Motherhood

my first contribution to Kerol and her sister’s blog. i was asked to write for them, share some insights about being a woman, a wife, a friend and everything in between.

i also consider myself as a non domestic diva.

click on the title to go to their site

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I wasn’t prepared for motherhood.

When P and I were still dating, both at a very young age of 23, both climbing the corporate ladder and establishing our careers in sales, P for an FMCG, while I was working for an local online portal in sales. The thought of being parents never crossed our minds. We were enjoying the moment of going out on impromptu road trips, dates after work, getting piss drunk and not worrying about it the next day. That time, we were living the “perfect” life.

I never imagined myself being a mom. I had this idea that I would marry when I turn 30, with a well compensated job and maybe 1 kid. But then fate took a different course (not that I’m blaming fate), in 2004, I found out I was pregnant. The moment I saw those to pink lines I didn’t know what to do. I could not fathom the idea that at the age of 23, I was going to be a mom. I was still childish. I didn’t have a 5 year plan, long term goals and all that adult stuff. I lived in the moment.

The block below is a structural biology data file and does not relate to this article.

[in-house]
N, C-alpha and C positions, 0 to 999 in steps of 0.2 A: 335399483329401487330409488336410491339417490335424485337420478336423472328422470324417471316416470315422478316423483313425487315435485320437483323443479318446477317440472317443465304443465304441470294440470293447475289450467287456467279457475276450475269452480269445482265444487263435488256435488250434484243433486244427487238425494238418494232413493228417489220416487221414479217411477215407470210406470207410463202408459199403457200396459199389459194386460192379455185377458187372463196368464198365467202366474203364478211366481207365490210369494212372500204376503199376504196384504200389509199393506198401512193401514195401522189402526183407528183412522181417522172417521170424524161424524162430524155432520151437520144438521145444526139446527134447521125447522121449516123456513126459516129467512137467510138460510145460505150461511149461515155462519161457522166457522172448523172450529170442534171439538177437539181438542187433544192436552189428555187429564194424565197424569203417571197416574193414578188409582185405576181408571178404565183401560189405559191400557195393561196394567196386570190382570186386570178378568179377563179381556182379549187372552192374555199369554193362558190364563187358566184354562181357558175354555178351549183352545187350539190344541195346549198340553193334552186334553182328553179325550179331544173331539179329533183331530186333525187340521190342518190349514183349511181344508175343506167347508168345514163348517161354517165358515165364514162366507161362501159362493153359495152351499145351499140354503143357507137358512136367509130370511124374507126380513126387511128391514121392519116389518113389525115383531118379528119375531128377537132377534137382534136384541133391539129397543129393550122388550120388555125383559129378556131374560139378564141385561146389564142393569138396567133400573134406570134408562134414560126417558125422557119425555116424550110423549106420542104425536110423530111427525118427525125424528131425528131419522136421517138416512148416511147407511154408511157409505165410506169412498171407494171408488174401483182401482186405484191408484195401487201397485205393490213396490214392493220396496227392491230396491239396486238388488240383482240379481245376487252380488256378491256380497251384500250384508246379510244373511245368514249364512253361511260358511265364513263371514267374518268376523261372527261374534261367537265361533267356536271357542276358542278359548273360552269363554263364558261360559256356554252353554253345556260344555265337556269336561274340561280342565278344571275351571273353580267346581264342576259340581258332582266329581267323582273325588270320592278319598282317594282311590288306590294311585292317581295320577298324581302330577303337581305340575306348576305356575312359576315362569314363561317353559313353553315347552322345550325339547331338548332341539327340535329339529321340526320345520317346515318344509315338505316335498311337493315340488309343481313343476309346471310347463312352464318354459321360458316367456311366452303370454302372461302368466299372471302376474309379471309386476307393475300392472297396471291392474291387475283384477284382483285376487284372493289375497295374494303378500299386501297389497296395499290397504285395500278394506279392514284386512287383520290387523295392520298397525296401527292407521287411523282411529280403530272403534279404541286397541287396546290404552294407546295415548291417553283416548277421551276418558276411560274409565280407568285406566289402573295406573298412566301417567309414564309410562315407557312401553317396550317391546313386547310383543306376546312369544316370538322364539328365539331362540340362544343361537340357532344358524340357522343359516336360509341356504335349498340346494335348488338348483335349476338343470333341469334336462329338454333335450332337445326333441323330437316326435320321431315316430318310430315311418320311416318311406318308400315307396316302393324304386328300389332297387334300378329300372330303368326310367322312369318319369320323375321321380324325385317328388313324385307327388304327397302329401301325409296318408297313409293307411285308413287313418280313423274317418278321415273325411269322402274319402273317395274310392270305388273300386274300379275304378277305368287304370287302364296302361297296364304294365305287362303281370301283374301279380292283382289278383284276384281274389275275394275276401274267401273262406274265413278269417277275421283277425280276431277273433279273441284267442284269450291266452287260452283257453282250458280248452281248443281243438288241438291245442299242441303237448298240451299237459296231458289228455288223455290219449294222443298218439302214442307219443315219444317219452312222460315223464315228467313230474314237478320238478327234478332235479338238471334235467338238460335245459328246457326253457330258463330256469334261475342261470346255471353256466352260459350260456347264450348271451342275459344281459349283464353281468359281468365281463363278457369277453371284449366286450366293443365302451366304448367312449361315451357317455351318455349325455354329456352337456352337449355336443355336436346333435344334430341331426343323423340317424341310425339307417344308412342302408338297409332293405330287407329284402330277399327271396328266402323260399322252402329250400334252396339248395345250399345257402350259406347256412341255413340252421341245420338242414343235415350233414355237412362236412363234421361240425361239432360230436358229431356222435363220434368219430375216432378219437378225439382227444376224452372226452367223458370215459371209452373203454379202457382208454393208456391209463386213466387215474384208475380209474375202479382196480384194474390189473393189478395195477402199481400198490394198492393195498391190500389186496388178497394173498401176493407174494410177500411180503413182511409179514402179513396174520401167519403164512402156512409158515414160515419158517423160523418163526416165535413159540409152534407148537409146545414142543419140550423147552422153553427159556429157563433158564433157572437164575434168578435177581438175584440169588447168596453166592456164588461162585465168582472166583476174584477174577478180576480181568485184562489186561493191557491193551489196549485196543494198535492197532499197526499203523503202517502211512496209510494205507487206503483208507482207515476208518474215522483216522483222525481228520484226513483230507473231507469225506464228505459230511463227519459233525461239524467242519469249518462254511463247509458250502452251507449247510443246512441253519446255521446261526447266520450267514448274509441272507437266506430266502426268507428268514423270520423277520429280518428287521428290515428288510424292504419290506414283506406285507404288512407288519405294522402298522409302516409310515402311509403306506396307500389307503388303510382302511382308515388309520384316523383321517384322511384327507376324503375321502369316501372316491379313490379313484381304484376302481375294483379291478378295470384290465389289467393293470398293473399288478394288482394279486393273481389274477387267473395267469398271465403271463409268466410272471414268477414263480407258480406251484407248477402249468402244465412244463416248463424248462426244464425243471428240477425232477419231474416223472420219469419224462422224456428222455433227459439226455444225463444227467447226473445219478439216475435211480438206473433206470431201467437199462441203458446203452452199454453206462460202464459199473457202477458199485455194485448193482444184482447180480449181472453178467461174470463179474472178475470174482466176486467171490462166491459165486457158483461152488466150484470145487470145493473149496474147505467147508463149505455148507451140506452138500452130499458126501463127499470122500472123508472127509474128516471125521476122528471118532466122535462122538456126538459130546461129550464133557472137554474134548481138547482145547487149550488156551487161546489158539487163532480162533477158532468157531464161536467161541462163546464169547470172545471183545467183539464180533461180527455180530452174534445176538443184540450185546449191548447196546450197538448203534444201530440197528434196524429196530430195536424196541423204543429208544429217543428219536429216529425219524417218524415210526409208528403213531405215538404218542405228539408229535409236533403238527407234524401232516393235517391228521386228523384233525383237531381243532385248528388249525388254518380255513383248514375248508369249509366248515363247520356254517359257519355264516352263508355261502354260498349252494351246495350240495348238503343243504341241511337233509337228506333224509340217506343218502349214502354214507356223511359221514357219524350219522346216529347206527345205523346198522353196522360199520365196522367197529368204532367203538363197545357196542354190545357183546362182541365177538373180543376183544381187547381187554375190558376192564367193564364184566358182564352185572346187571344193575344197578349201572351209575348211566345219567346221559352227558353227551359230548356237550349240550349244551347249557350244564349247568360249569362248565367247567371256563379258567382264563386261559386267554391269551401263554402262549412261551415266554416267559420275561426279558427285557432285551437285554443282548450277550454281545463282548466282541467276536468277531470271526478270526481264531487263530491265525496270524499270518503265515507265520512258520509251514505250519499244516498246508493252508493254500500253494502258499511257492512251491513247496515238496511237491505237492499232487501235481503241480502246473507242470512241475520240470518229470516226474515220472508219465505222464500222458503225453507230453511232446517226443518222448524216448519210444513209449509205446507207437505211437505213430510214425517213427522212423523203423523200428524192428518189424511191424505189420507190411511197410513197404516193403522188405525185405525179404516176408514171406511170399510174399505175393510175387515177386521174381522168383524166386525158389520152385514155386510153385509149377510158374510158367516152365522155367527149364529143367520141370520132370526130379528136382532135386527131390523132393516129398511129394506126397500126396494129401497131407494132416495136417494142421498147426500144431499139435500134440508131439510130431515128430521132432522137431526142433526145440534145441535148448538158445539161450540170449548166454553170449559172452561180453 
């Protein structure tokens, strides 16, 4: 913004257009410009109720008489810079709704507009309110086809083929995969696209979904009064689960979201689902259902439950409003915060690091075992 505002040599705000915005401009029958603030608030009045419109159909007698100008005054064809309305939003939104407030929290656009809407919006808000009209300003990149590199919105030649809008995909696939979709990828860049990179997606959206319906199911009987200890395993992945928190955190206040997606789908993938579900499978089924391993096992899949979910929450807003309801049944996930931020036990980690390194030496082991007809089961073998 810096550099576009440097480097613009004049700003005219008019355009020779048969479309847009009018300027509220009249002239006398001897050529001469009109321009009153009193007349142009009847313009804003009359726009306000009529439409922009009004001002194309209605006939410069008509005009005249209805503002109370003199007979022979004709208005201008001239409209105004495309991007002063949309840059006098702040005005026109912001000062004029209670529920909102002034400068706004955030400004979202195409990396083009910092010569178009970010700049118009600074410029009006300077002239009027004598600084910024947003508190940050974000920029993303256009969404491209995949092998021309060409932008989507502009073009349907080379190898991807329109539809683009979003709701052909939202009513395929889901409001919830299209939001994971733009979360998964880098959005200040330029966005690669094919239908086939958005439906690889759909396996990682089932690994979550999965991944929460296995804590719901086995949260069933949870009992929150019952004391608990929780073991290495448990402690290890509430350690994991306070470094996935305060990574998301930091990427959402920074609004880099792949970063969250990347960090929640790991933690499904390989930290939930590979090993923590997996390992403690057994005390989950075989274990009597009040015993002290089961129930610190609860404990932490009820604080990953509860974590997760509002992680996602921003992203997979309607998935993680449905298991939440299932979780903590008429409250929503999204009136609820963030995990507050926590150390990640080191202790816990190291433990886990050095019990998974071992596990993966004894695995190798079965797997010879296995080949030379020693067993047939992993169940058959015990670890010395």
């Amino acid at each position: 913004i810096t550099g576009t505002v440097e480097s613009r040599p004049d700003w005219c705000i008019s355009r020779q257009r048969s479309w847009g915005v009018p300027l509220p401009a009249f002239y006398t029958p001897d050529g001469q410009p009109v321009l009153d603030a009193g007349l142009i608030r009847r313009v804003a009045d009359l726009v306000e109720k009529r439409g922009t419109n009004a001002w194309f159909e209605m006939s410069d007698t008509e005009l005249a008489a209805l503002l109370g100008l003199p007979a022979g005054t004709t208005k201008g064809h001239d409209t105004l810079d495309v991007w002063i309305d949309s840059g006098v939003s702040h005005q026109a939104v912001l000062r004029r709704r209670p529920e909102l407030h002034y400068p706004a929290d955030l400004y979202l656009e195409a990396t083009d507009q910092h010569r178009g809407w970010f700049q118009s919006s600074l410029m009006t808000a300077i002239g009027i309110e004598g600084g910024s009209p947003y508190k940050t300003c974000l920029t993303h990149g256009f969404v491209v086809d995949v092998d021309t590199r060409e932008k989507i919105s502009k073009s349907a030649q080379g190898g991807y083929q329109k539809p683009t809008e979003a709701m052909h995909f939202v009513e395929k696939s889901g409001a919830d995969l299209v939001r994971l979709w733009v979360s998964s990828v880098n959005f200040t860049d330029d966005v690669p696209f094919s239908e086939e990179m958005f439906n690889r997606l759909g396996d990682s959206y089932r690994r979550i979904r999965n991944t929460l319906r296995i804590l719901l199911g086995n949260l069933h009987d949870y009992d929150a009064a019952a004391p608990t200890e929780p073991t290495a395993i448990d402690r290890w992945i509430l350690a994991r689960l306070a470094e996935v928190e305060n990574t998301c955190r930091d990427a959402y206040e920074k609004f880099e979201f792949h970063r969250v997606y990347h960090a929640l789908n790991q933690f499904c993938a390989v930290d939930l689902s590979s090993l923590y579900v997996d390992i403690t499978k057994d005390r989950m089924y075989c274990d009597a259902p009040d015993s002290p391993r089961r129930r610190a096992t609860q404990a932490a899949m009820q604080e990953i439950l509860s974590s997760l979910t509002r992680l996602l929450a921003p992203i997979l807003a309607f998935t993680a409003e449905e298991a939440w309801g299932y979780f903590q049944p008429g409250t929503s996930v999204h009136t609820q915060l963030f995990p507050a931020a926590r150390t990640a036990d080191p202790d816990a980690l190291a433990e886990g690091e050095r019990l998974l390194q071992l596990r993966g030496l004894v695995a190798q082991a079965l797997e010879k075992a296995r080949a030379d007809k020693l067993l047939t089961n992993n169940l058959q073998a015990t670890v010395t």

How could I be a mom this young? I didn’t have any domestic skills at all. I can’t even cook a decent meal, I hated the thought of washing and ironing clothes, cleaning the house was literally a chore. What more, taking care of an infant? It took me the whole pregnancy to deal with these issues. I was scared, worried. Sure, I had taken care of my younger brothers when they were babies, but this was totally different, this person will come from me. I can’t hand the baby over to somebody else when there’s something wrong.

Everyday I was drowning in emotions. I was happy because I’ll have a baby, worried how can I take care of the baby when I don’t have any mommy instincts in me, depressed how can P and I provide for this baby? Seems like all the things mentioned in the book What to Expect, I went through.

The moment I was able to hold my son in my arms for the first time it felt like a motherhood switch was turned on. It felt like I finally knew what to do. It felt like I was meant to be a mom. Maybe I was one of the lucky ones to feel the motherhood vibe, that Johnson and Johnson mommy – child bonding, with tears rolling down the cheeks. Cheesy, but it’s true.

I wasn’t prepared for motherhood and being a mom, but I wasn’t prepared for the surprise that all the while I had it in me to be a mom. My son just had to turn on that switch. And after three wonderful kids, it feels like I have been doing this forever.

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About Haze
Online & blogging since 2002. Blogging about motherhood, discoveries and life in general - plus a few rants on the side. :) Grab a cup of coffee and let's chat :)

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